I am an Australian natural history writer and photographer. My aim is to encourage people to venture outdoors and enjoy the natural beauty of our planet.
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Published July 31st 2019
There is a small flock of White Cheeked Rosellas feeding around the tee on the 16th hole of North Adelaide's South Course just opposite Carclew. They are often there searching for grasses and seeds. One bird lets me get quite close. Its colouring and fluffed feathers suggest that it might be a fledgeling.
I am walking along Strangways Terrace from Carclew to the bend in the road a few hundred metres past Calvary Hospital where Strangways becomes Mills Terrace. Golf courses are wonderful places to see wildlife in the winter months. The carefully tended grass and variety of plantings mean that there are flowers, tubers, fruits and seeds to attract a variety of wildlife. Pleasant little cafes in both the golf course and hospital are easily accessible for getting coffee and snack to break up the walk and there is plenty of free parking.
Pathways follow the golf fairways that run alongside Strangways Terrace and there are tall trees overhanging most of the route. Magpies, Miner Birds and other common species live in them and the birds are quite used to human traffic making them ideal photographic subjects. However, today I am looking for less common birds and I am rewarded when a pair of Crested Pigeons start preening each other near one of the garden beds.
But life on the golf course has its hazards. While the pigeons go about their courting rituals a neighbouring cat views them with predatory intent. Over the years I have not only observed cats preying on the wildlife but also the occasional fox meandering across the course in the early morning and evening.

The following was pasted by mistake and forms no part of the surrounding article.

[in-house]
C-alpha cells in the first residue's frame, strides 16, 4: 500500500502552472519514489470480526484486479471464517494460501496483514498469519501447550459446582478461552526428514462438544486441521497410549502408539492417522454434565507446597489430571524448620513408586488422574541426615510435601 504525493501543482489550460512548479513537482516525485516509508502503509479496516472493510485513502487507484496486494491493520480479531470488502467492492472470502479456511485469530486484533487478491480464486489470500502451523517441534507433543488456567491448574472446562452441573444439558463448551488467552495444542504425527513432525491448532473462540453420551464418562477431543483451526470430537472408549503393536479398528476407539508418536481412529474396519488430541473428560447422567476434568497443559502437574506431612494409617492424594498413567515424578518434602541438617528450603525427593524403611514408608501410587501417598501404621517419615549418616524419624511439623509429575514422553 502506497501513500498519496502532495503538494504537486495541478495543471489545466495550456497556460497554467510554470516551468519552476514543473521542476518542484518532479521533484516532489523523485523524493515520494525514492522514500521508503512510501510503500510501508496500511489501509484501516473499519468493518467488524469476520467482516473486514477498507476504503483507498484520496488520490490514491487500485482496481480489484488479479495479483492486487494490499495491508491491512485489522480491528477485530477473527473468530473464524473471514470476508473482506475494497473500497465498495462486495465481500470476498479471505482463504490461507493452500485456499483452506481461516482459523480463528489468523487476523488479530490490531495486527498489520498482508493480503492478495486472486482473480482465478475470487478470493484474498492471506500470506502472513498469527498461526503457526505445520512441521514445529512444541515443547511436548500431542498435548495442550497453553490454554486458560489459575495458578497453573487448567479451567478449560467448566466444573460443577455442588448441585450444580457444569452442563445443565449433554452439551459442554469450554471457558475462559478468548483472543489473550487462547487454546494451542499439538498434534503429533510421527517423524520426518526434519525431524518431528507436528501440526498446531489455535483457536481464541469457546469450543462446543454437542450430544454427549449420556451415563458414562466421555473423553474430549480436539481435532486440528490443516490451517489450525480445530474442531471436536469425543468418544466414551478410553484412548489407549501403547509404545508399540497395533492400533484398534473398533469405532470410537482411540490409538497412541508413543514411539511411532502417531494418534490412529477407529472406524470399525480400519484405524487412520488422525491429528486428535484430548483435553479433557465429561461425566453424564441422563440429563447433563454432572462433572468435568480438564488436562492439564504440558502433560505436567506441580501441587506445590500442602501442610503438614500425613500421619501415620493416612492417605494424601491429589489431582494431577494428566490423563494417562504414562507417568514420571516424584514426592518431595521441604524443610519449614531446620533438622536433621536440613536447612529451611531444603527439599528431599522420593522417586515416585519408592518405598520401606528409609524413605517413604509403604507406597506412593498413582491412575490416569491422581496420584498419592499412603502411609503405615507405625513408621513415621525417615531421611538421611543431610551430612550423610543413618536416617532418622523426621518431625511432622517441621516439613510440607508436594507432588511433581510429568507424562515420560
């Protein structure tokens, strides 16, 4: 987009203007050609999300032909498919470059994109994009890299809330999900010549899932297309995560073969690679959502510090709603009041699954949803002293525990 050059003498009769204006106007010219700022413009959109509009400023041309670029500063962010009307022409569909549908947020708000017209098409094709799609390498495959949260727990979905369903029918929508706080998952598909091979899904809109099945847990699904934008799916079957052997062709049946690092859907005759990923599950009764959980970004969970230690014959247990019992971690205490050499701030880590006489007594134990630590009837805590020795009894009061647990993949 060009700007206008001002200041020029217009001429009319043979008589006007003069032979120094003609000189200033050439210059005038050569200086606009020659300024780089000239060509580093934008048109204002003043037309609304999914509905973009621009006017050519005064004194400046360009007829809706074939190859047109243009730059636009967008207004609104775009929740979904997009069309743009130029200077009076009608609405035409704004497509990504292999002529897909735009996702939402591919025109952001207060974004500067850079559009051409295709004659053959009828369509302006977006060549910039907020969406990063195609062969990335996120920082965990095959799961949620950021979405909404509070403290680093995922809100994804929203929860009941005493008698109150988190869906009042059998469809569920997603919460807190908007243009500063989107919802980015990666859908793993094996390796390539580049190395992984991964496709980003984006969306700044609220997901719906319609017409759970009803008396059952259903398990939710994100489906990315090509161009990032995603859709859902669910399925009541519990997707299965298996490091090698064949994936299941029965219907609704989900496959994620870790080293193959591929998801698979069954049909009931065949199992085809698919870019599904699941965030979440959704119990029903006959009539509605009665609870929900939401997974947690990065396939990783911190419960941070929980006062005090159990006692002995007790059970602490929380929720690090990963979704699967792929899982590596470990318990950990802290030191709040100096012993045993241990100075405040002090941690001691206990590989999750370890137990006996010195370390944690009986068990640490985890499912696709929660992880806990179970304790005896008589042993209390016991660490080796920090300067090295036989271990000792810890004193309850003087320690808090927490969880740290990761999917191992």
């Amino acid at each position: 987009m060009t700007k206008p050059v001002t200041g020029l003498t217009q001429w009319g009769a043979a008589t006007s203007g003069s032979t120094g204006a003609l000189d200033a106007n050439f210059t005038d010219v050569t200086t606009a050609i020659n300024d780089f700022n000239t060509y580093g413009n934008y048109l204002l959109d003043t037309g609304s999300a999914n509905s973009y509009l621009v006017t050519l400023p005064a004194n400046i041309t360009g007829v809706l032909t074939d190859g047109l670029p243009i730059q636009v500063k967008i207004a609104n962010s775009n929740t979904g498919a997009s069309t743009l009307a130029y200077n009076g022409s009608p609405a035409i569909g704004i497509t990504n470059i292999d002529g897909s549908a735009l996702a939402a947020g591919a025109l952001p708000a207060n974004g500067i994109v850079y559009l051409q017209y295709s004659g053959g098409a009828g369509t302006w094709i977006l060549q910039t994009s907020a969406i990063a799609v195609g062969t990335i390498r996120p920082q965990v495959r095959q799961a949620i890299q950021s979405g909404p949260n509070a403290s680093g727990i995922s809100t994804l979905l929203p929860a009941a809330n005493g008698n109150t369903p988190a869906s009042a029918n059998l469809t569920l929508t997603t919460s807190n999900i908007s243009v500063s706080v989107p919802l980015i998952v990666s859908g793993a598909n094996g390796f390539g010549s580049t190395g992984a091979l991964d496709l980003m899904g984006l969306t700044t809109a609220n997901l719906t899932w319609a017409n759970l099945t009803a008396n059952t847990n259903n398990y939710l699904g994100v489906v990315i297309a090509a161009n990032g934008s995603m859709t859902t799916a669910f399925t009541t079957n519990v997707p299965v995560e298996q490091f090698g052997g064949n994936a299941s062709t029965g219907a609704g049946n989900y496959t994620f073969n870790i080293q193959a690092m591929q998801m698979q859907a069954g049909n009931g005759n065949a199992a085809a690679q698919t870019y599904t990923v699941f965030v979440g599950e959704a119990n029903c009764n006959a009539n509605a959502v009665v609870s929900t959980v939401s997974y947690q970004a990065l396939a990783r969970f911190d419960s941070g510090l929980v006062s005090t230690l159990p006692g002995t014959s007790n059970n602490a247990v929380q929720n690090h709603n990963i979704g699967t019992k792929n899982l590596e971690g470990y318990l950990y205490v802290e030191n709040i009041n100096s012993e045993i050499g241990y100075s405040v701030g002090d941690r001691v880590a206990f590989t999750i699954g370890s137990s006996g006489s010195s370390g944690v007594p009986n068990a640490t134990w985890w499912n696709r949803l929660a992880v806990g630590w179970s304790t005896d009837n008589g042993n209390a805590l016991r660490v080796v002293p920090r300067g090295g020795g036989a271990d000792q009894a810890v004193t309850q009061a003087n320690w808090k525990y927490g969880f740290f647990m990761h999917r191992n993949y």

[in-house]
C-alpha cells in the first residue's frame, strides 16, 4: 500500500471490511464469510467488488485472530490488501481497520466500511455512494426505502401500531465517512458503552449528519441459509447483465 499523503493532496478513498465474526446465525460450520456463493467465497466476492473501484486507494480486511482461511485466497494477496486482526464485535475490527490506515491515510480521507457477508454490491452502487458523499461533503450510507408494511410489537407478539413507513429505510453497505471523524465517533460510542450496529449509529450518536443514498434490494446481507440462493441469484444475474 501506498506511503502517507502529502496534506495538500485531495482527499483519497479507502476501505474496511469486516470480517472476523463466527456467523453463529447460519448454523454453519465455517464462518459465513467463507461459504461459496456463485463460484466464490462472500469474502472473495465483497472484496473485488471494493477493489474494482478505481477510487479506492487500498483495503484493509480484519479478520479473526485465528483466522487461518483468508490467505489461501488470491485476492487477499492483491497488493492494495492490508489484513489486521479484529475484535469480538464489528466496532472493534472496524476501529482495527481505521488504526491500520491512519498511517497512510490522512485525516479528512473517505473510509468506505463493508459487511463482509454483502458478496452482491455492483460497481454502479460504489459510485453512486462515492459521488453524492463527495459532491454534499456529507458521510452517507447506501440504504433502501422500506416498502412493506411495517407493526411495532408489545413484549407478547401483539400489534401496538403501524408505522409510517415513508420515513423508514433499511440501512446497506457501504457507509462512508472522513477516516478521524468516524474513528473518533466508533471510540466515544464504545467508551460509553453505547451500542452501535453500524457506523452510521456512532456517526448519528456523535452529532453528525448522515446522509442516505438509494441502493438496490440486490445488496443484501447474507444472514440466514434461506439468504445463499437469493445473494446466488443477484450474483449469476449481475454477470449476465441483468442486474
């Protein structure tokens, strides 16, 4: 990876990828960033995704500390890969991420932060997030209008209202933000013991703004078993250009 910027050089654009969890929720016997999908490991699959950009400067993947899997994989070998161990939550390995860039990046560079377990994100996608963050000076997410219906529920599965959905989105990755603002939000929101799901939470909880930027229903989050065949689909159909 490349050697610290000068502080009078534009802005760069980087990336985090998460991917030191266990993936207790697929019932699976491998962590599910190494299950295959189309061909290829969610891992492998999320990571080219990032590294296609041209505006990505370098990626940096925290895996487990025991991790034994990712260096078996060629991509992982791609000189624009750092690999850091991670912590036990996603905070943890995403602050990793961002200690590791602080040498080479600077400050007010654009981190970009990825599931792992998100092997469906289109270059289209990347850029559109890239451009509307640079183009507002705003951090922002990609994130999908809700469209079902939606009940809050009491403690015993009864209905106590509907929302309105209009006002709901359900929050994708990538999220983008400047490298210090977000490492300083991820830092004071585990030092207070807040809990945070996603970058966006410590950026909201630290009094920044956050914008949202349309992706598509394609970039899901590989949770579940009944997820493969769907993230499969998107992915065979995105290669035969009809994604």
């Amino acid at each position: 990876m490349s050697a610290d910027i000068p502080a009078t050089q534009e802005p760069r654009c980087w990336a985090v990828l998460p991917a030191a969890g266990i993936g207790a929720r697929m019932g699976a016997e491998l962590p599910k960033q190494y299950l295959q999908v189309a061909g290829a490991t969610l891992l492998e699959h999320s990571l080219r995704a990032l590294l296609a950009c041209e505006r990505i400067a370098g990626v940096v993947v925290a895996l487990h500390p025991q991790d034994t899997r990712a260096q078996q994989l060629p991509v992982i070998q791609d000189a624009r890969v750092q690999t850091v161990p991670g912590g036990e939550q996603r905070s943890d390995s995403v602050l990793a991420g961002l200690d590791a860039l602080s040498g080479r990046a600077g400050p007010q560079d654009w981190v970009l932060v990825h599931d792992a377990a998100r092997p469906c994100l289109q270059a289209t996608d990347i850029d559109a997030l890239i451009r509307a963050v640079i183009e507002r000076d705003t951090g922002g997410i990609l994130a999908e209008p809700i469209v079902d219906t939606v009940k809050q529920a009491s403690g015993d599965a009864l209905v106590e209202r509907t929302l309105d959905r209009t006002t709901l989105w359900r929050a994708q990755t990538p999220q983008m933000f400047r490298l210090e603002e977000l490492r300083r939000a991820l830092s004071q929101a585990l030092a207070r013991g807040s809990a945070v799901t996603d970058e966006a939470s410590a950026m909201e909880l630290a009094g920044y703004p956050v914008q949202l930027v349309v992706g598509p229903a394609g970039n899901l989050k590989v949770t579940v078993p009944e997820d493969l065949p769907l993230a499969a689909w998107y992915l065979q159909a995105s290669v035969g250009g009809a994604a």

I reach the end of Strangways Terrace and decide to walk back to my car along the urban side of the road. The more diverse selection of plants in gardens and along the nature strips attracts some different kinds of animals. Even though it is August; ants, ladybirds, hoverflies and bees are attracted to winter blooming flowers and I catch sight of New Holland Honeyeaters and Wattle Birds in the trees.
The houses along the Terrace are also quite interesting as this was one of the first areas settled in Adelaide. Some of the wonderful old buildings have plaques explaining their history. In contrast, there are more modern architectural creations making this a fascinating look at changes in design over the last century and a half.
This has been a winter walk and the wildlife though not prolific is more plentiful here than in most other city locations. I am encouraged to repeat the exercise in Spring when everything is in flower and the weather is a little kinder.
Additional notes This is an easy walk which is quite suitable for families and seniors with plenty of parking and other facilities nearby. It is dog-friendly.